Dead Bride

Francesco Picone’s Dead Bride (2022) is not a live-action version of Corpse Bride, Tim Burton’s animated, family-friendly necrophilic tale. Although it borrows many elements from beloved horror films, such as a murdered bride seeking vengeance, this movie copies but fails to reach the same qualities as the films it emulates. As with many supernatural stories, misdeeds of the past linger, tormenting later generations, while the spirits look to collect their spooky dues.

Synopsis: After her father’s death, Alyson, her partner Richard and their baby return to her childhood home. Following a few shocking supernatural events, Alyson discovers that she and her family have been living with a terrible curse, unleashed in the past by a bride killed by Alyson’s grandfather. Soon after Alyson’s child disappears, and she has no choice but to embark on a frightening journey into the underworld, to free herself from the bride’s curse and to look for her child. (SOURCE)

The film’s grasp definitely extends beyond its reach.  Dead Bride is a mix of many things: genres, moods, and storylines. What begins as a ghost story in a haunted house morphs into a possession tale before finally settling on a revenge-themed exploration of the relationships between men and women. 

The best thing about Italian writer, director, and producer Francesco Picone’s feature is that it has plenty of terrifying, jump-out-of-your-seat moments. These brief scenes mark the overlap between the spiritual world and the corporeal one. This gives the first half of the movie an engaging sense of excitement. Picone knows‌ how to deliver high-quality scares to viewers and this is enough to make Dead Brides worth the time to watch it.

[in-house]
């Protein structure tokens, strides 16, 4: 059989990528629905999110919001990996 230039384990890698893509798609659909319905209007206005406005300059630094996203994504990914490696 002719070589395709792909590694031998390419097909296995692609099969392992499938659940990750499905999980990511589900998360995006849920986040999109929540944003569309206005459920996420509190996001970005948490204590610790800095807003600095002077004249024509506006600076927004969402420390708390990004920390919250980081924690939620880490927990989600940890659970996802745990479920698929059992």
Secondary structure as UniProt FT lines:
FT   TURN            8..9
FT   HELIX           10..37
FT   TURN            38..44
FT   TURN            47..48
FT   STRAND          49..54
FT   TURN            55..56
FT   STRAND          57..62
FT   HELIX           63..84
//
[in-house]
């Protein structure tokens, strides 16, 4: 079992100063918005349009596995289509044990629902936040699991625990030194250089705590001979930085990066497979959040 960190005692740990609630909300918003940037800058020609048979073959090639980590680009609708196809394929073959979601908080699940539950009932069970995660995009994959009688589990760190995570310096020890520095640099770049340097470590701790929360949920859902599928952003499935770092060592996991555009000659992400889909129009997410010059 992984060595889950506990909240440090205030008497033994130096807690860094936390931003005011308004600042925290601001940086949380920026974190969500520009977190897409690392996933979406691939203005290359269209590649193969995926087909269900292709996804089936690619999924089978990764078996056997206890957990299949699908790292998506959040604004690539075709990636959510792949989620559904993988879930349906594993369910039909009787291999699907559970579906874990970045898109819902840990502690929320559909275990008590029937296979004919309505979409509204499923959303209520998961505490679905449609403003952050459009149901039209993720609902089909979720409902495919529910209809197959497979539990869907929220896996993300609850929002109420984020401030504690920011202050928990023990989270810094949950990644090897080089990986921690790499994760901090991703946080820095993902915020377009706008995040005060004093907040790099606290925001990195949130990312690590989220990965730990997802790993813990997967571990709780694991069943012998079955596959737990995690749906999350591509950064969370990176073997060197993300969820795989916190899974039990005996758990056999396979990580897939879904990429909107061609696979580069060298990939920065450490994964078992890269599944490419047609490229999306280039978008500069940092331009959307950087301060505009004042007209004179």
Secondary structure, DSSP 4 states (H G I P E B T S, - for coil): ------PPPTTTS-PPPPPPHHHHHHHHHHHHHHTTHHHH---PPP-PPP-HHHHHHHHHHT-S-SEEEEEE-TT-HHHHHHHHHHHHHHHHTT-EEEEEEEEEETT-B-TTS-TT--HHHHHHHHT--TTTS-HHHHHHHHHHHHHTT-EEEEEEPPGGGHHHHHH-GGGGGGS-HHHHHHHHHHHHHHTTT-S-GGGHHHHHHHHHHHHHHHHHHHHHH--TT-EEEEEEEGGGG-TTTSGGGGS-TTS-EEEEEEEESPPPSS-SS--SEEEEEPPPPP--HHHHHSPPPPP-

Susan's Exorcism

Picone invests a lot into first setting up, then reversing the too often used convention of the gaslit female. Many horror films hinge on this plot point; everyone doubts her suspicions and ignores her warnings at their own peril. Years after her father sent her to America, Alyson (Jennifer Mischiati) and her husband Richard (Christoph Hülsen) move into her childhood home. Plagued by sleep paralysis, where she gets caught in the most frightening nightmares, and unable to move or wake up, she is convinced something is trying to take her child. Initially, Richard dismisses her fears, tells her t, “take your medicine and go to bed.” 

He quickly changes his attitude after their baby disappears. Also present to lend their support to Alyson are a psychic, Dave (Douglas Dean), and Father Elbert (Seán James Sutton). The three men try to figure out what is haunting the house and why it wants her child.  

Dead Bride provides several hair-raising moments of terror and a female lead who was believed by the surrounding men, yet there are some pretty serious inconsistencies and flaws. After setting a brisk pace in the first half, the story twists itself into an impossibly tangled knot. The elements presented about the ghost of the titular bride, murdered by her husband, seeking demonic help to have its revenge on the husband’s future generations come quickly and move on faster than viewers can get attached to them.  While the search for vengeance is as old as Greek tragedy, Dead Bride lacks a powerful narrative and an enlightened moral lesson. Instead, the movie traffics in murky moments copied and pasted from other, more familiar horror movies, creating an unwieldy Hodge-Podge.  

In Dead Brides, misdeeds of the past haunt future generations. While story-wise, the movie offers both too little of some things and too much of others; it is watchable to the end.  Told in a visually restrained style with uneven performances by the cast, it is good enough for horror fans seeking more substantial frights than typical jump scares. 

Dead Bride (2022) is available for streaming in the US and UK on VOD.

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